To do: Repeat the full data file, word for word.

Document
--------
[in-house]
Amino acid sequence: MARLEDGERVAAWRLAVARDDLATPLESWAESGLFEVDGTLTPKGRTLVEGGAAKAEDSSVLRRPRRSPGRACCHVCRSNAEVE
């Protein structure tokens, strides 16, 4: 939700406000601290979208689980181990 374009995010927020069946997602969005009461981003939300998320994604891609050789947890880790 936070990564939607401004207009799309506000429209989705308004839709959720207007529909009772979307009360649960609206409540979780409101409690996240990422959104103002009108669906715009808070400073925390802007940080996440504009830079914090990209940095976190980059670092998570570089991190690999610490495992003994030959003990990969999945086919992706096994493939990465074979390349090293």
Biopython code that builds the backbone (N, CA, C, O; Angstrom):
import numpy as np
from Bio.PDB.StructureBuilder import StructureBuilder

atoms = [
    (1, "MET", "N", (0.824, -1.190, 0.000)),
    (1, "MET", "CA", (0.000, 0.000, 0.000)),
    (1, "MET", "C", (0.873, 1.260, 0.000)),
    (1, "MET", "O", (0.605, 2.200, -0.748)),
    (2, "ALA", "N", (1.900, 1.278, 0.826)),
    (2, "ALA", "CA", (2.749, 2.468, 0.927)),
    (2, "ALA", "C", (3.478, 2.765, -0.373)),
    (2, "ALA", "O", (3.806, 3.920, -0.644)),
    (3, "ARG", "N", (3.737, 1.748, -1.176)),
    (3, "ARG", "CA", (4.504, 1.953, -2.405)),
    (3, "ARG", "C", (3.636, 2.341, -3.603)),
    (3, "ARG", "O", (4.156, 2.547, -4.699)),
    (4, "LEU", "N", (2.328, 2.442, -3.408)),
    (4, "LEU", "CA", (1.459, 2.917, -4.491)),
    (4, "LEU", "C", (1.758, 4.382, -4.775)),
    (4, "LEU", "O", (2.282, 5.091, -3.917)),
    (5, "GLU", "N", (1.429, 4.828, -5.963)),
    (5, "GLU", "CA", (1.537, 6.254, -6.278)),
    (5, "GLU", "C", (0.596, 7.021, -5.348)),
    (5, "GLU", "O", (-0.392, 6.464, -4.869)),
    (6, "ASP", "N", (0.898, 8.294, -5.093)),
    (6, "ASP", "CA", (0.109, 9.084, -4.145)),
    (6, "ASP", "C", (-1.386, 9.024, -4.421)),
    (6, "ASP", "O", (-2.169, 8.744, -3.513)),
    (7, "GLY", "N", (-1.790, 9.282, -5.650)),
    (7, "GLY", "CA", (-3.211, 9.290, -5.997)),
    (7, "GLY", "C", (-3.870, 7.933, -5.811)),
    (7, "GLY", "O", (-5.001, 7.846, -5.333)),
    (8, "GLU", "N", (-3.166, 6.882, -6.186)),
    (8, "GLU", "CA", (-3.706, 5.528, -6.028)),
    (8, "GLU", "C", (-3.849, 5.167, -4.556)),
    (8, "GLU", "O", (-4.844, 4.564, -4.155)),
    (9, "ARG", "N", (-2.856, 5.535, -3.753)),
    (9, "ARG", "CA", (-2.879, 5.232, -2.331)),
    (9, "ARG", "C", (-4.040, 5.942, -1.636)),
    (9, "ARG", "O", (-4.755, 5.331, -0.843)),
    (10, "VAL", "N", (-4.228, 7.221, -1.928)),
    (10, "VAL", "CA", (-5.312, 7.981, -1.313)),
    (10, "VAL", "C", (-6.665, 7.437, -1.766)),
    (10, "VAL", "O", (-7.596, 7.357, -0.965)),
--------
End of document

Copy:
[in-house]
Amino acid sequence: MARLEDGERVAAWRLAVARDDLATPLESWAESGLFEVDGTLTPKGRTLVEGGAAKAEDSSVLRRPRRSPGRACCHVCRSNAEVE
């Protein structure tokens, strides 16, 4: 939700406000601290979208689980181990 374009995010927020069946997602969005009461981003939300998320994604891609050789947890880790 936070990564939607401004207009799309506000429209989705308004839709959720207007529909009772979307009360649960609206409540979780409101409690996240990422959104103002009108669906715009808070400073925390802007940080996440504009830079914090990209940095976190980059670092998570570089991190690999610490495992003994030959003990990969999945086919992706096994493939990465074979390349090293």
Biopython code that builds the backbone (N, CA, C, O; Angstrom):
import numpy as np
from Bio.PDB.StructureBuilder import StructureBuilder

atoms = [
    (1, "MET", "N", (0.824, -1.190, 0.000)),
    (1, "MET", "CA", (0.000, 0.000, 0.000)),
    (1, "MET", "C", (0.873, 1.260, 0.000)),
    (1, "MET", "O", (0.605, 2.200, -0.748)),
    (2, "ALA", "N", (1.900, 1.278, 0.826)),
    (2, "ALA", "CA", (2.749, 2.468, 0.927)),
    (2, "ALA", "C", (3.478, 2.765, -0.373)),
    (2, "ALA", "O", (3.806, 3.920, -0.644)),
    (3, "ARG", "N", (3.737, 1.748, -1.176)),
    (3, "ARG", "CA", (4.504, 1.953, -2.405)),
    (3, "ARG", "C", (3.636, 2.341, -3.603)),
    (3, "ARG", "O", (4.156, 2.547, -4.699)),
    (4, "LEU", "N", (2.328, 2.442, -3.408)),
    (4, "LEU", "CA", (1.459, 2.917, -4.491)),
    (4, "LEU", "C", (1.758, 4.382, -4.775)),
    (4, "LEU", "O", (2.282, 5.091, -3.917)),
    (5, "GLU", "N", (1.429, 4.828, -5.963)),
    (5, "GLU", "CA", (1.537, 6.254, -6.278)),
    (5, "GLU", "C", (0.596, 7.021, -5.348)),
    (5, "GLU", "O", (-0.392, 6.464, -4.869)),
    (6, "ASP", "N", (0.898, 8.294, -5.093)),
    (6, "ASP", "CA", (0.109, 9.084, -4.145)),
    (6, "ASP", "C", (-1.386, 9.024, -4.421)),
    (6, "ASP", "O", (-2.169, 8.744, -3.513)),
    (7, "GLY", "N", (-1.790, 9.282, -5.650)),
    (7, "GLY", "CA", (-3.211, 9.290, -5.997)),
    (7, "GLY", "C", (-3.870, 7.933, -5.811)),
    (7, "GLY", "O", (-5.001, 7.846, -5.333)),
    (8, "GLU", "N", (-3.166, 6.882, -6.186)),
    (8, "GLU", "CA", (-3.706, 5.528, -6.028)),
    (8, "GLU", "C", (-3.849, 5.167, -4.556)),
    (8, "GLU", "O", (-4.844, 4.564, -4.155)),
    (9, "ARG", "N", (-2.856, 5.535, -3.753)),
    (9, "ARG", "CA", (-2.879, 5.232, -2.331)),
    (9, "ARG", "C", (-4.040, 5.942, -1.636)),
    (9, "ARG", "O", (-4.755, 5.331, -0.843)),
    (10, "VAL", "N", (-4.228, 7.221, -1.928)),
    (10, "VAL", "CA", (-5.312, 7.981, -1.313)),
    (10, "VAL", "C", (-6.665, 7.437, -1.766)),
    (10, "VAL", "O", (-7.596, 7.357, -0.965)),